Cancer Diagnosis Among Patients With Diabetes Reduced Adherence to Evidence-Based Diabetes Medications


Key Points

  • A cancer diagnosis among patients with diabetes reduced adherence to evidence-based medications recommended in diabetes treatment guidelines.
  • The largest reduction declines occurred in patients with a short life expectancy, suggesting that poor cancer prognosis was at least partly responsible.
  • Not all reductions in adherence can be attributed to a short life expectancy, since they also occurred in patients with longer survival.

“A cancer diagnosis among patients with diabetes reduced adherence with evidence-based medications, particularly if patients’ life expectancy was short,” according to a study among Medicare beneficiaries reported in the Journal of Oncology Practice. “These findings emphasize the vulnerability of individuals faced with a new cancer diagnosis and the difficulty in maintaining ongoing therapy for comorbid conditions, which may have potentially important consequences for longer term survivorship,” concluded Stuart et al.

The study compared 4,348 patients with cancer newly diagnosed between January and December 2007 with 28,507 cancer-free controls who were assigned a pseudo–diagnosis date, the researchers explained, so that the distribution of index months was the same for the patients with cancer and the controls. All patients were selected from a 5% random sample of Medicare beneficiaries with diabetes enrolled in Medicare Part D in 2007 and 2008. The investigators restricted the study population to those with continuous enrollment in Part D plans “to ensure accurate assessment of medication supply.”

Higher Rates of Comorbid Conditions

The patients with cancer were older, had higher rates of comorbid conditions, and were less likely to receive Medicare Part D low-income subsidies, 53.1% vs 62% for those without cancer.

Adherence was determined by tracking for 6 months before and 6 months after the diagnosis or pseudo–diagnosis date the proportion of days covered with oral hypoglycemic agents, renin-angiotensin-aldosterone system inhibitors, and statins. Overall, the patients with cancer had “relatively larger declines in medication adherence” of between 3% and 5% (P < .001) than did the controls, the researchers reported. Patients with cancer who had sharper declines of between 8% and 11% (P < .001) had a short life expectancy, defined by the investigators as death occurring 7 to 12 months after the index date. “For longer term survivors,” the researchers noted, “the declines in proportion of days covered values were relatively small, but still appear larger for patients with cancer than for controls.”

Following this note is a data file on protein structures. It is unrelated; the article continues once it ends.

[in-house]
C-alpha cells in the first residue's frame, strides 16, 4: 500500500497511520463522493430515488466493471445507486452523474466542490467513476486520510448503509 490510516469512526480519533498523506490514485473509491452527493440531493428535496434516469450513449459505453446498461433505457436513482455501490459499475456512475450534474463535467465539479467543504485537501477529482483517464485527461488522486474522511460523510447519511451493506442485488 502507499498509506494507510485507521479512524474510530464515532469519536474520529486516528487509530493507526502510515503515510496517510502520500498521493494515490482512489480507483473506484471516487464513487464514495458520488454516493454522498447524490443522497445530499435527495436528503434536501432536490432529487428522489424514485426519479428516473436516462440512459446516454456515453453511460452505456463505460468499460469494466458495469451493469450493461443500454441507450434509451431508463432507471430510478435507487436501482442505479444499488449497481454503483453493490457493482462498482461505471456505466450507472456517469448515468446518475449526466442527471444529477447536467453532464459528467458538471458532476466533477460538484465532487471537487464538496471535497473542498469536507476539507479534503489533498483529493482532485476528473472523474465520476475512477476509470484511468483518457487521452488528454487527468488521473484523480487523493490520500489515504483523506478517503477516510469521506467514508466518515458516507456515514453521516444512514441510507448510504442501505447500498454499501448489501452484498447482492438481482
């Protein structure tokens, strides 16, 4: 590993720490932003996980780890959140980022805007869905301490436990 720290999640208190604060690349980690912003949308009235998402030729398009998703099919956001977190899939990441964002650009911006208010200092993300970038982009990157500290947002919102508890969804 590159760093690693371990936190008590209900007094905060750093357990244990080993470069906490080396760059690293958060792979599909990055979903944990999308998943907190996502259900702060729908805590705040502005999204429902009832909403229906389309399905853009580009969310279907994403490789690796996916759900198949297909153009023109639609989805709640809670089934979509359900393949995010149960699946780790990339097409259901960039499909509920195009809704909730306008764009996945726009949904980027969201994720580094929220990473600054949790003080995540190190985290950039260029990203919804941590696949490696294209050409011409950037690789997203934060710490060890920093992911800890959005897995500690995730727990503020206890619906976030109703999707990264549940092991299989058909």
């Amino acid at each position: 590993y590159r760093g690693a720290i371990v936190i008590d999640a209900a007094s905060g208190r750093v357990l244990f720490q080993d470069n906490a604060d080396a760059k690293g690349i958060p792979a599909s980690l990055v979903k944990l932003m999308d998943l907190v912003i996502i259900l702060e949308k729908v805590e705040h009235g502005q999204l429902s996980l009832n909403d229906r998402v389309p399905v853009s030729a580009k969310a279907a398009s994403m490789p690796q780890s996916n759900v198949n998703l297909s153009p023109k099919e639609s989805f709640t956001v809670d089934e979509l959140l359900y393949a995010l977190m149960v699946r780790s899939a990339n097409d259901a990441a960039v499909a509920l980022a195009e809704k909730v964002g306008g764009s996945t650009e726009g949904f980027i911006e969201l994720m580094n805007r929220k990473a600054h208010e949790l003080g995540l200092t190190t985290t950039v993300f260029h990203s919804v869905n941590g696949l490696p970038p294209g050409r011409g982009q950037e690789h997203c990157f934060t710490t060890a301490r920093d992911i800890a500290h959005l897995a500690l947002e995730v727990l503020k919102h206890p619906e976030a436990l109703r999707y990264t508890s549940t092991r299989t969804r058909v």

Poor Cancer Prognosis Partly Responsible

The largest declines in adherence to evidence-based medications recommended in diabetes treatment guidelines “were observed for patients who died in the 6 months after our observation period, suggesting that poor cancer prognosis was at least partly responsible. The declines in treatment associated with a cancer diagnosis persisted even when limited to persons with longer term survival, suggesting that not all of the decline can be attributed to short life expectancy,” the investigators observed.

“We did not find a differential effect on diabetes medication adherence associated with Part D [low-income subsidy] enrollment, suggesting that new financial burdens associated with cancer treatment were not associated with the observed declines in adherence to these drug classes after a cancer diagnosis,” the researchers reported. “Many of the medications recommended for individuals with diabetes during this period were generic, and copayments for generic drugs, which were already low, decreased further during the study period. Recent evidence indicates that the financial burden associated with adherence to typical diabetes drug regimens is not large.”

Bruce C. Stuart, PhD, of the University of Maryland School of Pharmacy, Baltimore, is the corresponding author of the Journal of Oncology Practice article.

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The content in this post has not been reviewed by the American Society of Clinical Oncology, Inc. (ASCO®) and does not necessarily reflect the ideas and opinions of ASCO®.